461. Dreams of AI Design – 463. Harder Choices Matter Less

Personal note: Since I’ve finished the metaethics sequence I’ve been pretty lethargic. I don’t know why but I guess it has to do with the (seeming) arbitrariness of Yudkowsky’s metaethics. At the same time it’s very convincing. (Yesterday I read antinatalism-blogs for 12 hours or so. Could also be responsible for my apathy.) And I’m getting ever more confused about the right singularity strategy. Donating to SIAI or pushing FAI-research looks a lot less promising than just a few months ago. Everything is kinda pointless.

Anyway, here are some relatively unimportant posts.

461. Dreams of AI Design

Most AGI-researchers underestimate the difficulty of building an AI:

And indeed I know many people who believe that intelligence is the product of commonsense knowledge or  massive parallelism or creative destruction or intuitive rather than rational reasoning, or whatever.  But all these are only dreams, which do not give you any way to say what intelligence is, or what an intelligence will do next, except by pointing at a human.  And when the one goes to build their wondrous AI, they only build a system of detached levers, “knowledge” consisting of LISP tokens labeled apple and the like; or perhaps they build a “massively parallel neural net, just like the human brain”.  And are shocked – shocked! – when nothing much happens.

462. Against Modal Logics

Most philosophy is bunk.

The proliferation of modal logics in philosophy is a good illustration of one major reason:  Modern philosophy doesn’t enforce reductionism, or even strive for it.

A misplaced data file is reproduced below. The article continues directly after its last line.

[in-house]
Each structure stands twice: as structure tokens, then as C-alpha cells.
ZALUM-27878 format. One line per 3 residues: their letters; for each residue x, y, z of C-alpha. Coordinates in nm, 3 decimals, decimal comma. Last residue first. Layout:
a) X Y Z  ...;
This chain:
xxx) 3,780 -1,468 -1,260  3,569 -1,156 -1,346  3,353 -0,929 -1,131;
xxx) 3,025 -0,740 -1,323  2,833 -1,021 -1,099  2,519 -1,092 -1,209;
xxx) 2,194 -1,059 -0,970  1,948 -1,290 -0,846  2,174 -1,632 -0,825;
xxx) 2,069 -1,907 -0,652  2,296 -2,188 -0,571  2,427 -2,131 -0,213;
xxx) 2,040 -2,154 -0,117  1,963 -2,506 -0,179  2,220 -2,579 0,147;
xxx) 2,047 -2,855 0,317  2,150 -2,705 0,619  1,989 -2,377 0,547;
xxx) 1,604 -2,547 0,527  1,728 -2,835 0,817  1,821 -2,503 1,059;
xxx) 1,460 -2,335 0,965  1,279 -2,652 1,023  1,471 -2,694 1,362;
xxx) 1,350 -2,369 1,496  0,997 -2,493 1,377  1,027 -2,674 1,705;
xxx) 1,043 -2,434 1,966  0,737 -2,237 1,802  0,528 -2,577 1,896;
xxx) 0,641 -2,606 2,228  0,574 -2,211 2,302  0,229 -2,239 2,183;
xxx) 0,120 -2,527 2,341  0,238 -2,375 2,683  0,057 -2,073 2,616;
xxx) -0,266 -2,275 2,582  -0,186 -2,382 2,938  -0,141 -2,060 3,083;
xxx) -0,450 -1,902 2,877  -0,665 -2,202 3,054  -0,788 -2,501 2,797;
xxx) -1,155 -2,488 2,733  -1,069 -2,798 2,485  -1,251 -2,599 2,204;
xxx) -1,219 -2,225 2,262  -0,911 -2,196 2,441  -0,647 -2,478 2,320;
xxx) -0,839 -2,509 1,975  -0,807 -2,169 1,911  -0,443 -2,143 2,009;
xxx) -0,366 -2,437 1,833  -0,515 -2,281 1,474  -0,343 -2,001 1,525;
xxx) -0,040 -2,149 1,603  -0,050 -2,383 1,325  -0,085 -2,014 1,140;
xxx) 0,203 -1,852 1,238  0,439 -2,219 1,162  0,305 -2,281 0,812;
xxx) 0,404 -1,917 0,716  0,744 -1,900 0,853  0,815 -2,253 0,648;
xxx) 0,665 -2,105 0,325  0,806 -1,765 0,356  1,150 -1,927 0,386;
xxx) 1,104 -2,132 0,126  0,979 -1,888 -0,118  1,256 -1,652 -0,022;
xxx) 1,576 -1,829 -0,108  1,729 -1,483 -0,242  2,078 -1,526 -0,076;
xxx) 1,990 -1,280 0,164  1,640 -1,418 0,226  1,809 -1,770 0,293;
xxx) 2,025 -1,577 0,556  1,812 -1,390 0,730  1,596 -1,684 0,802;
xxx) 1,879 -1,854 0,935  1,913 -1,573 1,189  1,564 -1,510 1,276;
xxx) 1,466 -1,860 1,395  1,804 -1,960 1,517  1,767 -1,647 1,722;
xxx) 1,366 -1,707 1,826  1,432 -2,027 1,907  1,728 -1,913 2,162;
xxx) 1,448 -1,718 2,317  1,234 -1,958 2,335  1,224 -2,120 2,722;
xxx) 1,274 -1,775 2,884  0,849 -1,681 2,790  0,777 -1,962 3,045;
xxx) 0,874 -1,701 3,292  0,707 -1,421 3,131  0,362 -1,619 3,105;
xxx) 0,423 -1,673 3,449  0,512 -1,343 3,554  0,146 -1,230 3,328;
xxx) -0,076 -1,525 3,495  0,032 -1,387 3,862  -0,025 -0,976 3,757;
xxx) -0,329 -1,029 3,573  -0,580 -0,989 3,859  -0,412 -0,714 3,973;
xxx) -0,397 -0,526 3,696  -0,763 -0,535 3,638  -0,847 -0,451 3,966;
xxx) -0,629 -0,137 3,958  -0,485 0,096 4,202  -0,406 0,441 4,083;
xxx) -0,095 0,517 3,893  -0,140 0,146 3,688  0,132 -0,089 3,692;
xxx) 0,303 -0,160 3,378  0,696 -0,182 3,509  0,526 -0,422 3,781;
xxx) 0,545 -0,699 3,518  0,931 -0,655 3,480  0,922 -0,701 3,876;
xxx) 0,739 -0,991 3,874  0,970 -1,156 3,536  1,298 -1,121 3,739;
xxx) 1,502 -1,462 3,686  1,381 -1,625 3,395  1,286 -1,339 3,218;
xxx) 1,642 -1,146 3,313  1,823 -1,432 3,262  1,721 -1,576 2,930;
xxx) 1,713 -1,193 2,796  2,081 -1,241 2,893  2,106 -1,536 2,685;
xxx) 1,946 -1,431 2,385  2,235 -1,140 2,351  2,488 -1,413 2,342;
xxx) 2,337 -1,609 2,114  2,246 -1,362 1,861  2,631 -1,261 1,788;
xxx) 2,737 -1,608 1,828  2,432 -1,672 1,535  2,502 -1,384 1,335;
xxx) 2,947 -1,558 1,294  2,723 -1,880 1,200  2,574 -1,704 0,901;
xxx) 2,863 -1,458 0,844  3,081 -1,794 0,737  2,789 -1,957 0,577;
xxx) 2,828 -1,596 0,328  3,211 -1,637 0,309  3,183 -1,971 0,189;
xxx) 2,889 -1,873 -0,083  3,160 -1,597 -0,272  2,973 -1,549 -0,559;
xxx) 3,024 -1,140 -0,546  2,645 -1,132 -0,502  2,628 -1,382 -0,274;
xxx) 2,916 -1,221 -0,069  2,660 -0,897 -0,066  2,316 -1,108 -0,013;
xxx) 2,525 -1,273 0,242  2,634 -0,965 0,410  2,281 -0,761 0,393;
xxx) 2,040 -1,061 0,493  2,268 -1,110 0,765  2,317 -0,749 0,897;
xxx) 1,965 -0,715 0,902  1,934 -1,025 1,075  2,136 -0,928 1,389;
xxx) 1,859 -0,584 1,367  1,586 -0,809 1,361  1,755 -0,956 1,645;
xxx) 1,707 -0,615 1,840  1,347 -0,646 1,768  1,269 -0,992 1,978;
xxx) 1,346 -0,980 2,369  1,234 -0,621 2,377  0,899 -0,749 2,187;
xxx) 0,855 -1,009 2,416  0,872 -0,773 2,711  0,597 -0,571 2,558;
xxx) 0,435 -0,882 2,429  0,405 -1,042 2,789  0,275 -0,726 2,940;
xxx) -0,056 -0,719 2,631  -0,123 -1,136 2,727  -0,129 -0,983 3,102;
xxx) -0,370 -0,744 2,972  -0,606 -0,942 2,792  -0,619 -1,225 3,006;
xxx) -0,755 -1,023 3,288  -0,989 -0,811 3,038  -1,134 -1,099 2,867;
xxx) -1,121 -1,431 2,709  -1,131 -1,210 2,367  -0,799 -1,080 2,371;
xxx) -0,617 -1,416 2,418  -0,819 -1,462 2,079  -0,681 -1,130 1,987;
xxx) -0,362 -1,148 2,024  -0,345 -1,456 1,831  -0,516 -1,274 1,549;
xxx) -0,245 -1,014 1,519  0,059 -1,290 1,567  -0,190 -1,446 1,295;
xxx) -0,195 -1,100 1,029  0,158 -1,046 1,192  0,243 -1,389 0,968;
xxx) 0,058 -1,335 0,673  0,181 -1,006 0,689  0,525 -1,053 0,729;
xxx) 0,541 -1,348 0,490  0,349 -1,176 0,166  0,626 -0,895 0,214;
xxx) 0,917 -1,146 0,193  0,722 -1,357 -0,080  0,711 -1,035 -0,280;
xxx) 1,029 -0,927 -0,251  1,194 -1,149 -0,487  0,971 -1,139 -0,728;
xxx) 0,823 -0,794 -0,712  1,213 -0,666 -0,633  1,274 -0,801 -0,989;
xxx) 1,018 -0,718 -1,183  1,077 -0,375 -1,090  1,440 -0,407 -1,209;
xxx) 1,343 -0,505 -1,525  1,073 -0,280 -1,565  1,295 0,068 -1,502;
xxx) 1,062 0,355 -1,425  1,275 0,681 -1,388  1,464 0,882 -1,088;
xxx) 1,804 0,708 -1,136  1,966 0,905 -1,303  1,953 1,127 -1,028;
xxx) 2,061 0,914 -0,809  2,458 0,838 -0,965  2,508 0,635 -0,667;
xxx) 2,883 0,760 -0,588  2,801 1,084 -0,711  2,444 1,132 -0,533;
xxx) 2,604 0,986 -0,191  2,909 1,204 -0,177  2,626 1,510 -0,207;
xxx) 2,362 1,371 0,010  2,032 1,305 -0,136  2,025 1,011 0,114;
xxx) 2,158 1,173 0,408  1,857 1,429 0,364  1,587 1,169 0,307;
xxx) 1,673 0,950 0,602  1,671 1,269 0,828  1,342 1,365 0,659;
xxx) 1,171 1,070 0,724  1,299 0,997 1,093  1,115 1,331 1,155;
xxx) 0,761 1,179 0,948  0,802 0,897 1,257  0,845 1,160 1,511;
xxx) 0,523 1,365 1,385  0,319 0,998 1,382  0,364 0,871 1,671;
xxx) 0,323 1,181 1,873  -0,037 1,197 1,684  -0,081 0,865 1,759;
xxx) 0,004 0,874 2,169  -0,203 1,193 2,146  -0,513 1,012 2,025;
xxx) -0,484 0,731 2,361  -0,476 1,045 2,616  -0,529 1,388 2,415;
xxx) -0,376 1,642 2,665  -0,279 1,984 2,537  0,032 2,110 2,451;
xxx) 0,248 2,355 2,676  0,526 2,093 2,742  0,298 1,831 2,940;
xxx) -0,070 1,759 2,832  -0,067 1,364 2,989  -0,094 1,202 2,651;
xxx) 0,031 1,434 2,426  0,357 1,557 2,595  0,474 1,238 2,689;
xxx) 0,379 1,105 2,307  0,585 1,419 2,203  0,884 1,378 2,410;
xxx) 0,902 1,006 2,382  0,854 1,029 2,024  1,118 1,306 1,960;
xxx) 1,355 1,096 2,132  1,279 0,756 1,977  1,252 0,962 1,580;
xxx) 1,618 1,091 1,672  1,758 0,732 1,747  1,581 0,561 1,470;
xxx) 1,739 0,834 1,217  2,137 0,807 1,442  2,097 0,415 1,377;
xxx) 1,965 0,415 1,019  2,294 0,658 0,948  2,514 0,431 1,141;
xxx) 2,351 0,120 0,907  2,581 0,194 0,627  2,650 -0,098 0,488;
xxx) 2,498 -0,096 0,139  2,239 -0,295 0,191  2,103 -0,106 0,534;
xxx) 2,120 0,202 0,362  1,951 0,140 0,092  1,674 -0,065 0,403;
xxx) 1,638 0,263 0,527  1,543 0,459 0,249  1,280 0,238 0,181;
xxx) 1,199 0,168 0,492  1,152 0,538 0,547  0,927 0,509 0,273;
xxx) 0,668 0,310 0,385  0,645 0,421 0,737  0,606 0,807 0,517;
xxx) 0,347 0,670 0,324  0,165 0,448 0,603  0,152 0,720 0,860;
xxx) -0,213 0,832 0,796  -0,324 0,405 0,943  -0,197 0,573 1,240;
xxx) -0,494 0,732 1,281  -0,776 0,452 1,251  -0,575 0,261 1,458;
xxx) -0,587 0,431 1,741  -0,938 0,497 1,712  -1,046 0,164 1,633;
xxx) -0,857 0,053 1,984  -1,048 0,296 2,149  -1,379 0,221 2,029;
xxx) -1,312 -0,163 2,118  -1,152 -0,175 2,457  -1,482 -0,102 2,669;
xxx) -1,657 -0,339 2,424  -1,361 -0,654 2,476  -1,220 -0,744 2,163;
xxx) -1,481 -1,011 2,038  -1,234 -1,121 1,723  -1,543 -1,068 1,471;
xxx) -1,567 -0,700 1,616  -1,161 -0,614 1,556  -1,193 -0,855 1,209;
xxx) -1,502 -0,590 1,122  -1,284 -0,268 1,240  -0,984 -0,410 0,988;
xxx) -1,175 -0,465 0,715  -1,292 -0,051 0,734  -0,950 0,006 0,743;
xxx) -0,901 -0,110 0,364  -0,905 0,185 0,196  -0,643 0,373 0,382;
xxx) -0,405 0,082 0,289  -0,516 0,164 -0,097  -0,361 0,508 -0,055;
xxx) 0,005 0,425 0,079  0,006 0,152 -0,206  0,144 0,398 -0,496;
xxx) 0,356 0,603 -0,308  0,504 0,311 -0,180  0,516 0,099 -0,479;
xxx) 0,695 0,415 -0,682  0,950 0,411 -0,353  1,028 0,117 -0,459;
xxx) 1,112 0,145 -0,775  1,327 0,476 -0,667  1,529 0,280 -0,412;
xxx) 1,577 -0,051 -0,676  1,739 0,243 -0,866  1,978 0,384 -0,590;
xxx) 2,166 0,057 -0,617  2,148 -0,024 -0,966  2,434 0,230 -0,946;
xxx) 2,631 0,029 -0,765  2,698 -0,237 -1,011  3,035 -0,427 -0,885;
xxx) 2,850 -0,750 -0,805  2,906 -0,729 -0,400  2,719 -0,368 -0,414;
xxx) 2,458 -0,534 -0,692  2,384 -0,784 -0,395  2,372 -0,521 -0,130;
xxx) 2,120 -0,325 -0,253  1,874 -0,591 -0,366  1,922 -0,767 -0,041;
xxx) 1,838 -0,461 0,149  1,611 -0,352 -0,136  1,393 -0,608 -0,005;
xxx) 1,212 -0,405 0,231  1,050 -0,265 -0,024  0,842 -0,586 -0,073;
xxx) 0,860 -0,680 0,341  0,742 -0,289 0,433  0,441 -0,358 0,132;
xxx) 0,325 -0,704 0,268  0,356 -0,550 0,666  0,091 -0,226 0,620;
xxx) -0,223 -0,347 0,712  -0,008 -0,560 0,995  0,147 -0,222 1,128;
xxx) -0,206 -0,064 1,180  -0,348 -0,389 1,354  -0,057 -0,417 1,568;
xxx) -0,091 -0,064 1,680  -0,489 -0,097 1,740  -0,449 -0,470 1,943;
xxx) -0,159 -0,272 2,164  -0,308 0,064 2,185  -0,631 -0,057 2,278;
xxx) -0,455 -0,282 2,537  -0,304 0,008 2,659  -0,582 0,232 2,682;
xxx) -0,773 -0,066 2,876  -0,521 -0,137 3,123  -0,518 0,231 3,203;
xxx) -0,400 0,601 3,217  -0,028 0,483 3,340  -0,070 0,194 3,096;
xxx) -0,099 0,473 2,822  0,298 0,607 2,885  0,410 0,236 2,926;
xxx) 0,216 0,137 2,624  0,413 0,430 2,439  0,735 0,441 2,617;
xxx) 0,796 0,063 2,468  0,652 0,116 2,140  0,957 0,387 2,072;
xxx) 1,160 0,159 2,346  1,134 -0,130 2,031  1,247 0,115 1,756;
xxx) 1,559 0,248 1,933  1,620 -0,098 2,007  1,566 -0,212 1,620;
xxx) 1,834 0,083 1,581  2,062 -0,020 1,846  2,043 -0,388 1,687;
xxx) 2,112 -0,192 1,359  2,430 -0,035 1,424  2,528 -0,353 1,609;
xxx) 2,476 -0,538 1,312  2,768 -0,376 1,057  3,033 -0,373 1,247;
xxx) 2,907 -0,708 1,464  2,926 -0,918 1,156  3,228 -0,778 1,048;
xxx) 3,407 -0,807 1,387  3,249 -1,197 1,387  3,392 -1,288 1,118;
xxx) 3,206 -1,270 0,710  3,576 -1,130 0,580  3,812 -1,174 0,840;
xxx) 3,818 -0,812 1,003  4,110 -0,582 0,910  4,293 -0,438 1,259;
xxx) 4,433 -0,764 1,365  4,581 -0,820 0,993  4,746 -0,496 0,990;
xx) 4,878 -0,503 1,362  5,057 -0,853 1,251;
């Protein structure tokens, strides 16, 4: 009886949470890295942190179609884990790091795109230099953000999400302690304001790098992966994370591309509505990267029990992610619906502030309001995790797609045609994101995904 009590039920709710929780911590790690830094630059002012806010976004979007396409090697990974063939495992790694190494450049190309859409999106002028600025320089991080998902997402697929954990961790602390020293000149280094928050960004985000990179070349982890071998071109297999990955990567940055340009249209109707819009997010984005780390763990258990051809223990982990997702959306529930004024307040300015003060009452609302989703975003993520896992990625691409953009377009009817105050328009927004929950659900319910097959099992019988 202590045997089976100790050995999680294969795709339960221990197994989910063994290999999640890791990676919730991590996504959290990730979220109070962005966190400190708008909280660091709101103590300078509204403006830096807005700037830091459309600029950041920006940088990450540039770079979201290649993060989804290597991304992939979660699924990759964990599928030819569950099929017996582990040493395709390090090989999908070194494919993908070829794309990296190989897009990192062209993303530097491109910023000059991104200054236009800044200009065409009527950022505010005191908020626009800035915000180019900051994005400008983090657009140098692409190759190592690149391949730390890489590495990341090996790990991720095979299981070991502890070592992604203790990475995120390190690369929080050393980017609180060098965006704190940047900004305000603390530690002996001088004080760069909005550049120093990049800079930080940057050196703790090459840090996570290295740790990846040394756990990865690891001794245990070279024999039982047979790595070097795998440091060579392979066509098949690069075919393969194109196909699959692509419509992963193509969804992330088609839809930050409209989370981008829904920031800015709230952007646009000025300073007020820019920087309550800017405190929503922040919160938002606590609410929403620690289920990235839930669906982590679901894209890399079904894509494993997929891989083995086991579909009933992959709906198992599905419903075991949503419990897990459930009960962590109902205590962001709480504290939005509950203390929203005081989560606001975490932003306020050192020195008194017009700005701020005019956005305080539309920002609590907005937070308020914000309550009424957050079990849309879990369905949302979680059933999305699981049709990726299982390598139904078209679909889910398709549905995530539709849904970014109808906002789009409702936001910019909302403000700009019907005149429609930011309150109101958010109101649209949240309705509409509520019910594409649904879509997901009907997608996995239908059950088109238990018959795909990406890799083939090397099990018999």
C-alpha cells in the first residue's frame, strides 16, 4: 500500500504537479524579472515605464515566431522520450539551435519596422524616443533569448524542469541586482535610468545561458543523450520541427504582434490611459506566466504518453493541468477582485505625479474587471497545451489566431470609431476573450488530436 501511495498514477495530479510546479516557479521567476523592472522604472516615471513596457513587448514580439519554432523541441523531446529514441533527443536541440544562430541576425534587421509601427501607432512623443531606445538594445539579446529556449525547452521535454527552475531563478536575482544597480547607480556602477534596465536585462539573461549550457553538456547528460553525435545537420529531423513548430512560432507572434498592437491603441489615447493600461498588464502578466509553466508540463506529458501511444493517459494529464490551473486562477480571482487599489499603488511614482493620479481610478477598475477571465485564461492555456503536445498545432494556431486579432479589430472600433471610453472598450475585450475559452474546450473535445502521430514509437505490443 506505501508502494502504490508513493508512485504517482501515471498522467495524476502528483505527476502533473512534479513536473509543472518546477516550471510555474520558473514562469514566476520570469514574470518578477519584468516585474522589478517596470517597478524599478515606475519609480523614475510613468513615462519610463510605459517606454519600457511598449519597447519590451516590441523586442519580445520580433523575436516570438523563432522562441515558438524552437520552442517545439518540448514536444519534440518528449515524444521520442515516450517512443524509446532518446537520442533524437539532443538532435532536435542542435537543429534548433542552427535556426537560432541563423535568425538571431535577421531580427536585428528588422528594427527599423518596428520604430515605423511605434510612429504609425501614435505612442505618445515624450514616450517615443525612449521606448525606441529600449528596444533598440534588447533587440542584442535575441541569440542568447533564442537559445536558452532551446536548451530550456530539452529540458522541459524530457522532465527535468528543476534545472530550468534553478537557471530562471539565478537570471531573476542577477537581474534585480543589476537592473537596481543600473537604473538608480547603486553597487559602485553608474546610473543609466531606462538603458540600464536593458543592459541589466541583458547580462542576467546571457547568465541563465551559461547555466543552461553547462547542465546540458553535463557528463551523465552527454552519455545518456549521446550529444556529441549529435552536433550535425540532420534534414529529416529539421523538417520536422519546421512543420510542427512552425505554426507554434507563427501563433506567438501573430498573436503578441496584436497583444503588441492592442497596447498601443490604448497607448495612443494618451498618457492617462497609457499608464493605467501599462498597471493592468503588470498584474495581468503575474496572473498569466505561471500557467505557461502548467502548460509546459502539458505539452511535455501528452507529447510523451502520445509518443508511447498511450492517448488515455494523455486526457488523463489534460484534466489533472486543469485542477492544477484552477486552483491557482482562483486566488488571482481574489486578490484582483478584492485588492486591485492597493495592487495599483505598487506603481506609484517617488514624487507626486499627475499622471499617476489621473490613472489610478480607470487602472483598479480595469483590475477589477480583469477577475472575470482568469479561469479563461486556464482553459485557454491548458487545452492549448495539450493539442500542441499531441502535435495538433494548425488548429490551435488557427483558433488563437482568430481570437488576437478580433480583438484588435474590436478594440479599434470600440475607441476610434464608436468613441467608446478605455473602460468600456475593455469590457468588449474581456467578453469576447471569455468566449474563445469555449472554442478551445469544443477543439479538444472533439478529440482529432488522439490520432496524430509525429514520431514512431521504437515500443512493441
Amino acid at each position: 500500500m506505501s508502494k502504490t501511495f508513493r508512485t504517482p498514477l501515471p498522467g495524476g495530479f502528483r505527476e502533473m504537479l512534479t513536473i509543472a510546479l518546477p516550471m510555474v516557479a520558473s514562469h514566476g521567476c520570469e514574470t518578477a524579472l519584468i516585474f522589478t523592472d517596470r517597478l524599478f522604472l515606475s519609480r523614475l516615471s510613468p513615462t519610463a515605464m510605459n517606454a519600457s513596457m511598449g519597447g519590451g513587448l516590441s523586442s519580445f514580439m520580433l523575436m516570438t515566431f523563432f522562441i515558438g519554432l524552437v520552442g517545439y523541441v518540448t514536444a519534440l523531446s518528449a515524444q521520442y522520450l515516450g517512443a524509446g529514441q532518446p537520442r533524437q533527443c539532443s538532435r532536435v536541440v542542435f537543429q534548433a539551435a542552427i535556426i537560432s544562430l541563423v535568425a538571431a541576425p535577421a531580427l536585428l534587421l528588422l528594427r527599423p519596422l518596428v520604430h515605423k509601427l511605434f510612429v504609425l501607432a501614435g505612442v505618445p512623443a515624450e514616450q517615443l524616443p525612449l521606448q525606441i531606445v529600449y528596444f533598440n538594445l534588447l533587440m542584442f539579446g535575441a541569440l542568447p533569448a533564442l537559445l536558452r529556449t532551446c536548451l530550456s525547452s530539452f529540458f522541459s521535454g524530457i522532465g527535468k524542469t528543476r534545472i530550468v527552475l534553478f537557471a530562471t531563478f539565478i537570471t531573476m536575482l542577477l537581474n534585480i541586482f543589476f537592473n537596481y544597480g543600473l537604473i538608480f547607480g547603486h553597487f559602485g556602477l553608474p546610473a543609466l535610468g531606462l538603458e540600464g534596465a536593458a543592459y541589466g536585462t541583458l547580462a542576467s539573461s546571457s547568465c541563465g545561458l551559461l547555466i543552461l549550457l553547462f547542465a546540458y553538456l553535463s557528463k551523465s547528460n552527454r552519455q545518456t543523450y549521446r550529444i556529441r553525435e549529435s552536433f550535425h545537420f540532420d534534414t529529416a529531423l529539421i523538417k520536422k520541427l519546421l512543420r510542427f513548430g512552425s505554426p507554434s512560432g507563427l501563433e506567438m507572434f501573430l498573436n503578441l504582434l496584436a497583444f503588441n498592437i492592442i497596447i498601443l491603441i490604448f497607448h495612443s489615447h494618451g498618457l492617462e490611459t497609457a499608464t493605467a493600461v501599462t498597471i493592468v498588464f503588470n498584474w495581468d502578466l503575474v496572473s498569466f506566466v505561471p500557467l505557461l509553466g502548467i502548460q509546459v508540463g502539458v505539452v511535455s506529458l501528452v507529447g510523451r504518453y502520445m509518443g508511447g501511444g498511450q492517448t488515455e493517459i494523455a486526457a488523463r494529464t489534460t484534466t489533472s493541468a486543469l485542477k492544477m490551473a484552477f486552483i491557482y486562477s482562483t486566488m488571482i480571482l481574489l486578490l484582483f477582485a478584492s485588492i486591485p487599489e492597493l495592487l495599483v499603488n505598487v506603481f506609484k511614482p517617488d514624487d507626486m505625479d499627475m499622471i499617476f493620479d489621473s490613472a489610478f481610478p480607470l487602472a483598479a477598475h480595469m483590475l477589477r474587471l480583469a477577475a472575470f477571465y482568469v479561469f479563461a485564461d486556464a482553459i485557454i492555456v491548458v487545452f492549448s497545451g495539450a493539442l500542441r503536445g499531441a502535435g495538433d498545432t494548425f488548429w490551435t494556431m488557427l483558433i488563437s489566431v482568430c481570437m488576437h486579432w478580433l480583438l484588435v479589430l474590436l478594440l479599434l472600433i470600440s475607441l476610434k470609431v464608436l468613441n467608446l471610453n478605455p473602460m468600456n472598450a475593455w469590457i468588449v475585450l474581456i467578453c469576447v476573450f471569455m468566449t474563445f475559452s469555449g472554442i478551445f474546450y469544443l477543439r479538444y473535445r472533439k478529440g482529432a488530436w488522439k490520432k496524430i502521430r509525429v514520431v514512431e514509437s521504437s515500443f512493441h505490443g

Most philosophers, as one would expect from Sturgeon’s Law, are not very good.  Which means that they’re not even close to the level of competence it takes to analyze mentalistic black boxes into cognitive algorithms.  Reductionism is, in modern times, an unusual talent.  Insights on the order of Pearl et. al.’s reduction of causality or Julian Barbour’s reduction of time are rare.

So what these philosophers do instead, is “bounce” off the problem into a new modal logic:  A logic with symbols that embody the mysterious, opaque, unopened black box.  A logic with primitives like “possible” or “necessary”, to mark the places where the philosopher’s brain makes an internal function call to cognitive algorithms as yet unknown.

Well, I agree, but all in all philosophy seems to be a healthier field than a lot of the other humanities, like e.g. political science, sociology or comparative literature. Doesn’t mean much of course….

463. Harder Choices Matter Less

…or they should, logically speaking.

Suppose you’re torn in an agonizing conflict between two choices.

Well… if you can’t decide between them, they must be around equally appealing, right?  Equally balanced pros and cons?  So the choice must matter very little – you may as well flip a coin.  The alternative is that the pros and cons aren’t equally balanced, in which case the decision should be simple.

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